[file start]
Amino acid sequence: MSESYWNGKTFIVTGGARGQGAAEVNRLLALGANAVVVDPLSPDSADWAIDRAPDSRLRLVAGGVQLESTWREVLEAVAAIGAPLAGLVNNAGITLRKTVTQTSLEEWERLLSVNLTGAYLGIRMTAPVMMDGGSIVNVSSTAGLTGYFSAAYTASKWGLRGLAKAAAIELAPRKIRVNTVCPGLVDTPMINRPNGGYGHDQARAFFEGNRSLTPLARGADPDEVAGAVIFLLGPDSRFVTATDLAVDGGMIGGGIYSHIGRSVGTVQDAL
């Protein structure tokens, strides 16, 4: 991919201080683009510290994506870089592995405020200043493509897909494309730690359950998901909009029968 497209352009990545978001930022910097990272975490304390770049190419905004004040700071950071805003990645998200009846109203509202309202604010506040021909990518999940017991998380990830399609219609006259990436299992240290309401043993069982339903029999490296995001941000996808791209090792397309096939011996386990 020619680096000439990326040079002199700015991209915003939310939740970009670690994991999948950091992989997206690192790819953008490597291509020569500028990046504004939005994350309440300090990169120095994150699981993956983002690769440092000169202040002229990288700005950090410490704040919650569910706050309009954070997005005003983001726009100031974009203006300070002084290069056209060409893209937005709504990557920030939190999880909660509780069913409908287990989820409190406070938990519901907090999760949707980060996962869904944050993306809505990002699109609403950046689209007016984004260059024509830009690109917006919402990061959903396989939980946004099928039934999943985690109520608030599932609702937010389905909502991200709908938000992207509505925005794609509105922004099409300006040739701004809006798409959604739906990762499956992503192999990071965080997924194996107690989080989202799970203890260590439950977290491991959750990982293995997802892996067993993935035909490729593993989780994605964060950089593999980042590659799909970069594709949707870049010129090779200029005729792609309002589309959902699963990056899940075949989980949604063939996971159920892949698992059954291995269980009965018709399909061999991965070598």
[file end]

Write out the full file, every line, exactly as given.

Amino acid sequence: MSESYWNGKTFIVTGGARGQGAAEVNRLLALGANAVVVDPLSPDSADWAIDRAPDSRLRLVAGGVQLESTWREVLEAVAAIGAPLAGLVNNAGITLRKTVTQTSLEEWERLLSVNLTGAYLGIRMTAPVMMDGGSIVNVSSTAGLTGYFSAAYTASKWGLRGLAKAAAIELAPRKIRVNTVCPGLVDTPMINRPNGGYGHDQARAFFEGNRSLTPLARGADPDEVAGAVIFLLGPDSRFVTATDLAVDGGMIGGGIYSHIGRSVGTVQDAL
């Protein structure tokens, strides 16, 4: 991919201080683009510290994506870089592995405020200043493509897909494309730690359950998901909009029968 497209352009990545978001930022910097990272975490304390770049190419905004004040700071950071805003990645998200009846109203509202309202604010506040021909990518999940017991998380990830399609219609006259990436299992240290309401043993069982339903029999490296995001941000996808791209090792397309096939011996386990 020619680096000439990326040079002199700015991209915003939310939740970009670690994991999948950091992989997206690192790819953008490597291509020569500028990046504004939005994350309440300090990169120095994150699981993956983002690769440092000169202040002229990288700005950090410490704040919650569910706050309009954070997005005003983001726009100031974009203006300070002084290069056209060409893209937005709504990557920030939190999880909660509780069913409908287990989820409190406070938990519901907090999760949707980060996962869904944050993306809505990002699109609403950046689209007016984004260059024509830009690109917006919402990061959903396989939980946004099928039934999943985690109520608030599932609702937010389905909502991200709908938000992207509505925005794609509105922004099409300006040739701004809006798409959604739906990762499956992503192999990071965080997924194996107690989080989202799970203890260590439950977290491991959750990982293995997802892996067993993935035909490729593993989780994605964060950089593999980042590659799909970069594709949707870049010129090779200029005729792609309002589309959902699963990056899940075949989980949604063939996971159920892949698992059954291995269980009965018709399909061999991965070598």